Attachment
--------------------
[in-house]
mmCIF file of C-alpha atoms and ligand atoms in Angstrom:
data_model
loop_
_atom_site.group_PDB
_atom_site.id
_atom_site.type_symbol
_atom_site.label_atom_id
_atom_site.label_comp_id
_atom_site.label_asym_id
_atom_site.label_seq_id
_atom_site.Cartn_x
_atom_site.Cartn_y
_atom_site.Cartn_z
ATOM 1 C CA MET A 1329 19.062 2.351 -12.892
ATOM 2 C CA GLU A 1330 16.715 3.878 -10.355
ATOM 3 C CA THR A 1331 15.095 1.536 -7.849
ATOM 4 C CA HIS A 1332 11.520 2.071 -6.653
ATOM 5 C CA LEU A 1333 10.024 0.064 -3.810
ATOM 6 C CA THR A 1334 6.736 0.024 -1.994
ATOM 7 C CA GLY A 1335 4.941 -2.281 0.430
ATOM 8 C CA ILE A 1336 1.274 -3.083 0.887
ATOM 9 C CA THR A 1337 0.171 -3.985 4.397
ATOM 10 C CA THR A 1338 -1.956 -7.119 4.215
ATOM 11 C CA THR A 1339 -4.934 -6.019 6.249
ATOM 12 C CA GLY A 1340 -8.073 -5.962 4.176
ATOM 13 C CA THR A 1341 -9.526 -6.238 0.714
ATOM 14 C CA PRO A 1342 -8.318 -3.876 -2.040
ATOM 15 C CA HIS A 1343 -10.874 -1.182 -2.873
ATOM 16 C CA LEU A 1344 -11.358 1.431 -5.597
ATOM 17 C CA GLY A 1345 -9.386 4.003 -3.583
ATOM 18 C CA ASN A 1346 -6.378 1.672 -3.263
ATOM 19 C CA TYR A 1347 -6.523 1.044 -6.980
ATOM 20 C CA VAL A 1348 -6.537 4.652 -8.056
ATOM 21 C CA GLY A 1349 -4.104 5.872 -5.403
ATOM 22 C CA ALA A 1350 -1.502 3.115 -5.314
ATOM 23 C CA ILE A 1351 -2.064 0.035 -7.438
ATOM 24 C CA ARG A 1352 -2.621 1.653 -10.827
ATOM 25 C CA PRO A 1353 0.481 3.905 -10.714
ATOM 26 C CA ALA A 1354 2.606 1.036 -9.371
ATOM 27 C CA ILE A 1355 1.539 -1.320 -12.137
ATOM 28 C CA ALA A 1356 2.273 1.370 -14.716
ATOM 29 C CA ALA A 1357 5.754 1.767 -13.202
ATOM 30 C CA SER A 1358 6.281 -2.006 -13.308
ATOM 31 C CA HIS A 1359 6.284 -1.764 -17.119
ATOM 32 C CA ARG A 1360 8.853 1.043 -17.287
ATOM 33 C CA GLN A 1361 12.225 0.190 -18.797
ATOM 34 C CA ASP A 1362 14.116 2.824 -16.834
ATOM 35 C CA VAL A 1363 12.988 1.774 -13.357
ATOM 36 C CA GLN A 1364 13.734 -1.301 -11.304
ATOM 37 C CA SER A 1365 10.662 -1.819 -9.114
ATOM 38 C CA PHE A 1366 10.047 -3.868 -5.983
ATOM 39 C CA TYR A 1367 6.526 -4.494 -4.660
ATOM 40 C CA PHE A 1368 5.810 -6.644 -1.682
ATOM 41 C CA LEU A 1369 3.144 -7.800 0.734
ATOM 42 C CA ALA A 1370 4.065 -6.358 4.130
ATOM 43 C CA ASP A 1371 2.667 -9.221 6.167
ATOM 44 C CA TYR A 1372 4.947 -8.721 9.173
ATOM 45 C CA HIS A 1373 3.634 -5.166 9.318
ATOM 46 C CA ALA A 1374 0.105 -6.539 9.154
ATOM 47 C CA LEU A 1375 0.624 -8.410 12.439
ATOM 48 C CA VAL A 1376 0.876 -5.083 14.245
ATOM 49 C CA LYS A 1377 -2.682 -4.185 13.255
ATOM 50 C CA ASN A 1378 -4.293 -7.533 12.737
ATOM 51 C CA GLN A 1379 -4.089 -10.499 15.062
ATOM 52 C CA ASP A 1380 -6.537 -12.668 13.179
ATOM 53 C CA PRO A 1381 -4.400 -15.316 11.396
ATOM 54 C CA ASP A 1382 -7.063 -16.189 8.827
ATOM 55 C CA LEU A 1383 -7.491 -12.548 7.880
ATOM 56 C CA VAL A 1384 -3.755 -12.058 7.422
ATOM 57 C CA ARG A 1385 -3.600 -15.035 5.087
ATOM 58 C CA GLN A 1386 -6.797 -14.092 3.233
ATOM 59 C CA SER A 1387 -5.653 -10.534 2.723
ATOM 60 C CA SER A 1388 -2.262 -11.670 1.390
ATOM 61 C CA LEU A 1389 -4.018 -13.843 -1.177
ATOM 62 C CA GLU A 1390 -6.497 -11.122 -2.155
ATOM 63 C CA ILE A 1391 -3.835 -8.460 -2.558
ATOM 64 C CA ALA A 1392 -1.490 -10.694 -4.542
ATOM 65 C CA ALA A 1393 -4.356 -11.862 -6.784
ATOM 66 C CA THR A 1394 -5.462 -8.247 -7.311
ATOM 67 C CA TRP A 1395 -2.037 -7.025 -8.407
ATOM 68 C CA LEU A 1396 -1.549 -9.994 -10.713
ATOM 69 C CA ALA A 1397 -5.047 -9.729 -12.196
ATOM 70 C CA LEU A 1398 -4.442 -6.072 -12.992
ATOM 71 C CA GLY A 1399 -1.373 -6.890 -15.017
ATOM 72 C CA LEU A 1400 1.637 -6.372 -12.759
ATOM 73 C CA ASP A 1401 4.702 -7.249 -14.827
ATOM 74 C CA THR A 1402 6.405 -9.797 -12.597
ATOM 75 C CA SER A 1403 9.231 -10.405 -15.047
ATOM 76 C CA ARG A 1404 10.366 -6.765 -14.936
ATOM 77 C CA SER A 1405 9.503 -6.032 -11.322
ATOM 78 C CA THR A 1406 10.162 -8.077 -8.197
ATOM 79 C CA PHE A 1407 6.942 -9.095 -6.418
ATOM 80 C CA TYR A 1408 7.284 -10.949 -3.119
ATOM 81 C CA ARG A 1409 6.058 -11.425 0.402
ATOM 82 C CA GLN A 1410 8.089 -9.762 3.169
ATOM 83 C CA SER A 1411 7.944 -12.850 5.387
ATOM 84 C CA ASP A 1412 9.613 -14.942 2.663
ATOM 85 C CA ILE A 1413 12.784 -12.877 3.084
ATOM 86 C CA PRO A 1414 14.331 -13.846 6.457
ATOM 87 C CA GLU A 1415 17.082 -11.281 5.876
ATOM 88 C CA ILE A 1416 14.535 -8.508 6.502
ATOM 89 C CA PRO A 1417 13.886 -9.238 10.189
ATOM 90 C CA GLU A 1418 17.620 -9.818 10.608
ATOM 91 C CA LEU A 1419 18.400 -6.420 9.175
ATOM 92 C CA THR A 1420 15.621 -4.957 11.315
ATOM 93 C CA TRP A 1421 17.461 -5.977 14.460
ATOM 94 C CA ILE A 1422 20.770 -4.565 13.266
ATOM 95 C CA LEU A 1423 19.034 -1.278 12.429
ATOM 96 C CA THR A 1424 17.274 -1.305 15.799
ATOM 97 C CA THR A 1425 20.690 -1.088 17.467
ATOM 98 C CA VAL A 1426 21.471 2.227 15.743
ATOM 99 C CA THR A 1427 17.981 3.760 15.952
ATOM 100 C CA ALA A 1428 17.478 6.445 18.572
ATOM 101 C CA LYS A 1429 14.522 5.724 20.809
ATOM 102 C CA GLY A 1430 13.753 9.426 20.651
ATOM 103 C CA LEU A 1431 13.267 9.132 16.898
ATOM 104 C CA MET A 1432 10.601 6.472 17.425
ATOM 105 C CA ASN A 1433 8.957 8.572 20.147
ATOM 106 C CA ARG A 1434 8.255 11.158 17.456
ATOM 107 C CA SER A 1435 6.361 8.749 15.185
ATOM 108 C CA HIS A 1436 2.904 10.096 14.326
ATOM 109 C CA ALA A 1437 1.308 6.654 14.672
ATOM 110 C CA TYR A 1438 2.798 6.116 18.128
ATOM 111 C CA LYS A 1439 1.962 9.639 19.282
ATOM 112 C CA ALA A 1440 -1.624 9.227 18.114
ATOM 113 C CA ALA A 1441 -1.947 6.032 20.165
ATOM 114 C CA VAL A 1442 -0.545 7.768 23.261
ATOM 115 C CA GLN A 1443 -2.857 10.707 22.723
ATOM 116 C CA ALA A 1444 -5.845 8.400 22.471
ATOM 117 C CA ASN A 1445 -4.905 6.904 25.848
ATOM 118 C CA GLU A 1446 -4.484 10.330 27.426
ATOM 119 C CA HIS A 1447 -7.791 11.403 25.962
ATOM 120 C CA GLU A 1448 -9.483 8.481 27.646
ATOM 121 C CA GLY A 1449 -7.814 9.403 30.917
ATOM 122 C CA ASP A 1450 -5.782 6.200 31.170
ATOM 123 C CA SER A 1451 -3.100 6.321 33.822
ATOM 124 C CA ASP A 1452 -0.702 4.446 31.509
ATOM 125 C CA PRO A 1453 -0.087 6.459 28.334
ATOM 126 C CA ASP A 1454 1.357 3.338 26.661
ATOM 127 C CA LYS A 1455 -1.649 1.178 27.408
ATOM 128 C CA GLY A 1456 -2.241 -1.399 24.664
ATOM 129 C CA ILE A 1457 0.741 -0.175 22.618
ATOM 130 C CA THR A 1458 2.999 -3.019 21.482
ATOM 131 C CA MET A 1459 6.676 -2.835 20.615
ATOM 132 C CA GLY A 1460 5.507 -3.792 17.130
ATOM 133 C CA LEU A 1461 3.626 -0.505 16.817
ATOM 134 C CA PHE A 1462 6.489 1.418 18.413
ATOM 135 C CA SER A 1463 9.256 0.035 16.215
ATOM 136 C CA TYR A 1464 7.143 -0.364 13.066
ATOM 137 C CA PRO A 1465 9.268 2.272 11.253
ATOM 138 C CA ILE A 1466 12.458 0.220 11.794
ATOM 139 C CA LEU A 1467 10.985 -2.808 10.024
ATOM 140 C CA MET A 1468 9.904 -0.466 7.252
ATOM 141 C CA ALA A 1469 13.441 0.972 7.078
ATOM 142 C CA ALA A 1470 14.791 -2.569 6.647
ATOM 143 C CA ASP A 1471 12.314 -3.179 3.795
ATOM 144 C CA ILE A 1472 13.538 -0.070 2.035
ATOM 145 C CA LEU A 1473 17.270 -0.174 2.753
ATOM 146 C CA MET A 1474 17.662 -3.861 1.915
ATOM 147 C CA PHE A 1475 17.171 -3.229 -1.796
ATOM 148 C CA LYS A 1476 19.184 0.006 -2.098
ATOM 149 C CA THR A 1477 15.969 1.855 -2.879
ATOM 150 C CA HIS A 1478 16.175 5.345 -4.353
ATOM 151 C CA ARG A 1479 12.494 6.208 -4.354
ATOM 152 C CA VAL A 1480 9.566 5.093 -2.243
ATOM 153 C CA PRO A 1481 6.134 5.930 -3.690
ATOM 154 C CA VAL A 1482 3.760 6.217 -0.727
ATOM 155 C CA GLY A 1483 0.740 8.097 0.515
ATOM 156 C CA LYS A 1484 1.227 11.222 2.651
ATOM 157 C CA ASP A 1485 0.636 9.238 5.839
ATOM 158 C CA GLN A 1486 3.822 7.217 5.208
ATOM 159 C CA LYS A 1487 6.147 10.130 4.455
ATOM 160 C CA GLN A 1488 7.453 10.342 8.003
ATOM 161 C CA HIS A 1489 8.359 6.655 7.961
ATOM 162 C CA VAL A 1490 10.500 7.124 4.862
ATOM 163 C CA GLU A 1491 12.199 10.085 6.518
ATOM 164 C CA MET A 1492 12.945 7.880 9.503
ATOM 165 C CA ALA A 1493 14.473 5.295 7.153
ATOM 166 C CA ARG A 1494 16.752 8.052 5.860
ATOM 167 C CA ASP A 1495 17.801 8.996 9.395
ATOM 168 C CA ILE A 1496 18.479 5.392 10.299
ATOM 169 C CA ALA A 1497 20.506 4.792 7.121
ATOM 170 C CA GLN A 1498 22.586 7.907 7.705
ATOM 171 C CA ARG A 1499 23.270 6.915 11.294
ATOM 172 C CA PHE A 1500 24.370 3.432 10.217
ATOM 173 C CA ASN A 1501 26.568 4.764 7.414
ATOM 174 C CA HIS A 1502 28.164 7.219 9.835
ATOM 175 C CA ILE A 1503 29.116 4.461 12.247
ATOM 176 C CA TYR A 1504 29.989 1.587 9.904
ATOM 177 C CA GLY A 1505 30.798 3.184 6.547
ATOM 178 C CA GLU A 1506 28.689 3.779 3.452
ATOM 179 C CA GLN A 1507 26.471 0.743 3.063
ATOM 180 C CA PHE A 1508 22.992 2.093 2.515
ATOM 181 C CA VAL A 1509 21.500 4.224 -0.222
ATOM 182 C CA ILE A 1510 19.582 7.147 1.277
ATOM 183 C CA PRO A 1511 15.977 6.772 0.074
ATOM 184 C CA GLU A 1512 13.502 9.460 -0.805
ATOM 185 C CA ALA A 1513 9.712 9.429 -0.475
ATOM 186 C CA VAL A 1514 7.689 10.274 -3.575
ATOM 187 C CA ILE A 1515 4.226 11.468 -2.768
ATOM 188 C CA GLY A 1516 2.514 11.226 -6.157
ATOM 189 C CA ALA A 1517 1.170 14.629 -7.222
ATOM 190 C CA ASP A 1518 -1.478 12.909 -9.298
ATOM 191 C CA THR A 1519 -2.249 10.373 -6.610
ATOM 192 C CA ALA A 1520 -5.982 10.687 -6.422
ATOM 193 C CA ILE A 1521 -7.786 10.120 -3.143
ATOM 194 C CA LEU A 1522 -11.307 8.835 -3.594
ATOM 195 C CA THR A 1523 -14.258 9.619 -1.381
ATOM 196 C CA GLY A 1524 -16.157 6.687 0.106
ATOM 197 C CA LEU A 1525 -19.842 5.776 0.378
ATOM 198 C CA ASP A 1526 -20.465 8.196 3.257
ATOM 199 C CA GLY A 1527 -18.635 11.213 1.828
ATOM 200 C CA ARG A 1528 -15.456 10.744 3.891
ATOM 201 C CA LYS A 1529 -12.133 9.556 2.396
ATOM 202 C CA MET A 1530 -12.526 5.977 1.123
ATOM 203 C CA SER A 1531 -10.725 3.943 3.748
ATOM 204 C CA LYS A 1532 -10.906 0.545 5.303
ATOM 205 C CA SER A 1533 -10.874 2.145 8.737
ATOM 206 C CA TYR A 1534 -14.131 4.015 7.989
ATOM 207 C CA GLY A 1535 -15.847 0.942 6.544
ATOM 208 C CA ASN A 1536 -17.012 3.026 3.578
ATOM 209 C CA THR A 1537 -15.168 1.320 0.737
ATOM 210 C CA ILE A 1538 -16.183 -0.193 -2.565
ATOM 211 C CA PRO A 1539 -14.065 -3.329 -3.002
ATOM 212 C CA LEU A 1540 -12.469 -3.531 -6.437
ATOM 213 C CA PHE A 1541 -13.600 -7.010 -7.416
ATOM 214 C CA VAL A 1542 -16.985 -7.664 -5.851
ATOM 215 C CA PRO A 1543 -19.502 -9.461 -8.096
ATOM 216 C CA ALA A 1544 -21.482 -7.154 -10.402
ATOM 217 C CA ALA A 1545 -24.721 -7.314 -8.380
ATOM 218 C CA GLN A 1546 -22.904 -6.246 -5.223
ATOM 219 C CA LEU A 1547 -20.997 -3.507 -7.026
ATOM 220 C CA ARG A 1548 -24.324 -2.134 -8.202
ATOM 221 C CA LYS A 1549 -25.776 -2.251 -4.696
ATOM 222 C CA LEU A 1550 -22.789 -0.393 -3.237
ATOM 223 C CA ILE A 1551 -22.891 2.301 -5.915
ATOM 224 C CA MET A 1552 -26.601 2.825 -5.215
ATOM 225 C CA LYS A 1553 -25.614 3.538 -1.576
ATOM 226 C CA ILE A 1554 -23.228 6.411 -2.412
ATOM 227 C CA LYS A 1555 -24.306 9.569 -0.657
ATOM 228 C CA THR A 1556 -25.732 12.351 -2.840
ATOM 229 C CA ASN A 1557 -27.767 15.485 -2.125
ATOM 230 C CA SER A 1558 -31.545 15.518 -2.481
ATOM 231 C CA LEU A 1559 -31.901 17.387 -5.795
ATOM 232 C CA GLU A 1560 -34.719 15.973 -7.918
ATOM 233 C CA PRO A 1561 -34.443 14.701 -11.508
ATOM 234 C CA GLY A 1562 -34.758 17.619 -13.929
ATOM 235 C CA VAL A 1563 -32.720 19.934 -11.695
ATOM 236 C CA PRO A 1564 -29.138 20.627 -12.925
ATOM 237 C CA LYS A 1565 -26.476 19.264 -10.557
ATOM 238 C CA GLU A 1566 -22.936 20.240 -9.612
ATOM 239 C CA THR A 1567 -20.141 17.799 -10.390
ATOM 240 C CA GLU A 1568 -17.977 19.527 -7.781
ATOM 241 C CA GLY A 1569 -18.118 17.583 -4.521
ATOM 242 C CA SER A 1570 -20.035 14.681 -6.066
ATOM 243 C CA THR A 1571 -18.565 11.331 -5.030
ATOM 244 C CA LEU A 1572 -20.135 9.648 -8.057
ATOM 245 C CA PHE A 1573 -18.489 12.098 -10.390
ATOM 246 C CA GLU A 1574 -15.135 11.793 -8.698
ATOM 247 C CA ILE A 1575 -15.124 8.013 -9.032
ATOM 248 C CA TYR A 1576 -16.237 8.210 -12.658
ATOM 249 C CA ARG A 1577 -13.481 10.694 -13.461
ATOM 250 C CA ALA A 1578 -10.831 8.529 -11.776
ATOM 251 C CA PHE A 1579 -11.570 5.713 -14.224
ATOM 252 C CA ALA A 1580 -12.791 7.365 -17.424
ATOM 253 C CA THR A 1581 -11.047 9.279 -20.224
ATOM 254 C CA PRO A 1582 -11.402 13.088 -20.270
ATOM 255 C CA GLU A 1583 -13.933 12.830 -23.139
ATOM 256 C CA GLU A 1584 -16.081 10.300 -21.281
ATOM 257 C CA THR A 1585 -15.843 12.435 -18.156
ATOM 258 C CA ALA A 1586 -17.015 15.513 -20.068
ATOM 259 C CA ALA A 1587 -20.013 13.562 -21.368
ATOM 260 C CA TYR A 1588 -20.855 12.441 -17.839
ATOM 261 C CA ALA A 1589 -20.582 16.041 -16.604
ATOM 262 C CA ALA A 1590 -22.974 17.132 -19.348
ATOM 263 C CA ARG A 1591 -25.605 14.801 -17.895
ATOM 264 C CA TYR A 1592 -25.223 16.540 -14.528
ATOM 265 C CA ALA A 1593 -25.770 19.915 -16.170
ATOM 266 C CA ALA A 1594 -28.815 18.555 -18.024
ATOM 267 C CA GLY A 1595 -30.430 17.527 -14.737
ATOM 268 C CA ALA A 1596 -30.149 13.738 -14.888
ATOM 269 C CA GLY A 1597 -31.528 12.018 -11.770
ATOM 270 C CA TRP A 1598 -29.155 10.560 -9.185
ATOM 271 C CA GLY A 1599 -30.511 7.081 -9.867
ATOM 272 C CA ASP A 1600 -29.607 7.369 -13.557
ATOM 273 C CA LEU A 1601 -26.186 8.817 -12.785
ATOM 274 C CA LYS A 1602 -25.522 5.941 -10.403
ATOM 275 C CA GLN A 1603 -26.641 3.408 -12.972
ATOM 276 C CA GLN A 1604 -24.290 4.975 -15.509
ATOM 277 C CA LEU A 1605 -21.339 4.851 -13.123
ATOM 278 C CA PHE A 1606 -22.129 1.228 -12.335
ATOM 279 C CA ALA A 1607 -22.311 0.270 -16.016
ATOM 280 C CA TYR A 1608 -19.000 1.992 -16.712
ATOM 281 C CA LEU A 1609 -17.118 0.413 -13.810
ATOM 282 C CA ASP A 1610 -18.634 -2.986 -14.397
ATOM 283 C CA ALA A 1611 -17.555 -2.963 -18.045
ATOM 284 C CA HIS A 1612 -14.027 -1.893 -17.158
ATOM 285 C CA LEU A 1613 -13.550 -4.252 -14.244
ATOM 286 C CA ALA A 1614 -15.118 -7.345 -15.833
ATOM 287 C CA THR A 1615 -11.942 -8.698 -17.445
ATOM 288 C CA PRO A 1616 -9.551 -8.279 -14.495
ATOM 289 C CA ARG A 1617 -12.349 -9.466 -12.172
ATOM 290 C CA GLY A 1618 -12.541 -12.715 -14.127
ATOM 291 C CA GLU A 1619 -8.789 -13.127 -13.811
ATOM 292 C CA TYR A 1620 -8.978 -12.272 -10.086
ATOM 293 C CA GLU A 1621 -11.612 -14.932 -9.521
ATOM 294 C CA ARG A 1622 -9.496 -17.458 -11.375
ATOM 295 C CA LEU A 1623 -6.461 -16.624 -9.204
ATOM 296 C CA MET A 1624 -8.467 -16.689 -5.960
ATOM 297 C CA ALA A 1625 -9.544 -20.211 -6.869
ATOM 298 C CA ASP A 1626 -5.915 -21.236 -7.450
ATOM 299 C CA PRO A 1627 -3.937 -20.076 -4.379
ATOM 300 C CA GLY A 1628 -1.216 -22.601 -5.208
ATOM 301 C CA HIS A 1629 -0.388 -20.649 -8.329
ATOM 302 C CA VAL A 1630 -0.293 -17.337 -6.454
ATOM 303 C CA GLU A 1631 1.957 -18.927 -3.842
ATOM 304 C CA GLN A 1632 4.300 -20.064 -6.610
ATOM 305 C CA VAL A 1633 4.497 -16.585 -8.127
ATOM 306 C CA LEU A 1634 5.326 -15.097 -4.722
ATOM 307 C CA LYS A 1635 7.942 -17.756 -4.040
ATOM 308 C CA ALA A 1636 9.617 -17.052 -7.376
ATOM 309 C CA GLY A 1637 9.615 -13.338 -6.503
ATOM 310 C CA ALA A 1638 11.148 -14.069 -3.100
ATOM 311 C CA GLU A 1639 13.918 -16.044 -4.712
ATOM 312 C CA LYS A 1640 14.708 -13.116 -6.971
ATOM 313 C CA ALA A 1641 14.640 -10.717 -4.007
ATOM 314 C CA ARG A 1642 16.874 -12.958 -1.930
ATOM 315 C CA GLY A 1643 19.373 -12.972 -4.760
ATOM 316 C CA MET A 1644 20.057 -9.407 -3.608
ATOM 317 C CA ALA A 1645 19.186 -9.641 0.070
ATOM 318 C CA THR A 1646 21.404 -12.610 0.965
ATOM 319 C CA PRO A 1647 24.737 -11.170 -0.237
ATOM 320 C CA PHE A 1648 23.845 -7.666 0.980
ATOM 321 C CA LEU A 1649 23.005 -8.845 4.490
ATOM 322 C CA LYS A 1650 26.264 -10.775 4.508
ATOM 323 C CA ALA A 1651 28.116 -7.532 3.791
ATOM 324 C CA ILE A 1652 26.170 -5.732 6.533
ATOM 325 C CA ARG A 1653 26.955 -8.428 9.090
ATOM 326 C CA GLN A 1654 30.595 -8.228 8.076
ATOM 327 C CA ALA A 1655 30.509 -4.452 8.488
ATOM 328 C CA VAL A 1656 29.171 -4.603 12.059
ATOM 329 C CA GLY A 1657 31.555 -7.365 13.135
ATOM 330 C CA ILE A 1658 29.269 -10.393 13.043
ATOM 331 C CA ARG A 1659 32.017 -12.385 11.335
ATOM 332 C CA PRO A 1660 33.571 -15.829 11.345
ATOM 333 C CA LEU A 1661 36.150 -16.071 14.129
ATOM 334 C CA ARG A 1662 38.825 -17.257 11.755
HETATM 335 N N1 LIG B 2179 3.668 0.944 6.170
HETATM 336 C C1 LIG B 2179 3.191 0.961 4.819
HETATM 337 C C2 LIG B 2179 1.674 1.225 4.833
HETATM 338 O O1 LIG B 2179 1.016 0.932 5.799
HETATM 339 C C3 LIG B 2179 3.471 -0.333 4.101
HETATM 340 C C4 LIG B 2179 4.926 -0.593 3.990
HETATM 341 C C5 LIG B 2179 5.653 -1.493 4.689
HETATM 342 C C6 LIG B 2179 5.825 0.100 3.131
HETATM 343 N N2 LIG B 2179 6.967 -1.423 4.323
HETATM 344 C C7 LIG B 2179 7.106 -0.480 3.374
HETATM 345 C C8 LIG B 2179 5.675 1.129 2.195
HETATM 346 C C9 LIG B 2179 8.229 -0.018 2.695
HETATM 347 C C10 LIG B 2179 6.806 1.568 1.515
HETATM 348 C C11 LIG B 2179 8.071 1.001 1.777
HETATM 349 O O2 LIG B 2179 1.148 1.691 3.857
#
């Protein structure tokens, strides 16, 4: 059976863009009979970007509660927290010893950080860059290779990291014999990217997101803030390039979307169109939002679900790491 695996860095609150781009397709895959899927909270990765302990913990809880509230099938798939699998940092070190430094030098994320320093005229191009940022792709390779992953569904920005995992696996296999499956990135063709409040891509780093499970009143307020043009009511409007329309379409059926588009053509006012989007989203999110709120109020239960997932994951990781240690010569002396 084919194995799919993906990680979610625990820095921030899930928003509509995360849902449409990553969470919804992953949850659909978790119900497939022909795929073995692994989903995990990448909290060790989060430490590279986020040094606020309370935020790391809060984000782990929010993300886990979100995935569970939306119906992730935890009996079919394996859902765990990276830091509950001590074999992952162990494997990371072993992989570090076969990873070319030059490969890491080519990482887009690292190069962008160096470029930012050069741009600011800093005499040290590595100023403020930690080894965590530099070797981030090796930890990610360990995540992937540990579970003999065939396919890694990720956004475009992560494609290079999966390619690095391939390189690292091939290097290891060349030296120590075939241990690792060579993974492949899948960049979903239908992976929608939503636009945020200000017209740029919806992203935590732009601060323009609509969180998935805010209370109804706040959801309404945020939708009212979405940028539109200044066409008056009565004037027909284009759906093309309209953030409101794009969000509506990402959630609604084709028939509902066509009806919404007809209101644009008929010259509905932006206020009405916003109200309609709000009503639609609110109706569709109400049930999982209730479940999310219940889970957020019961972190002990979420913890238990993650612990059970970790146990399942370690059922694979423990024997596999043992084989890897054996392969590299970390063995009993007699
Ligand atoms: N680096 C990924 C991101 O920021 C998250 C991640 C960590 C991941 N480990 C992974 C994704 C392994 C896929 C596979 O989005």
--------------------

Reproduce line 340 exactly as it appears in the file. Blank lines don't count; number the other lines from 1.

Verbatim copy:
ATOM 326 C CA GLN A 1654 30.595 -8.228 8.076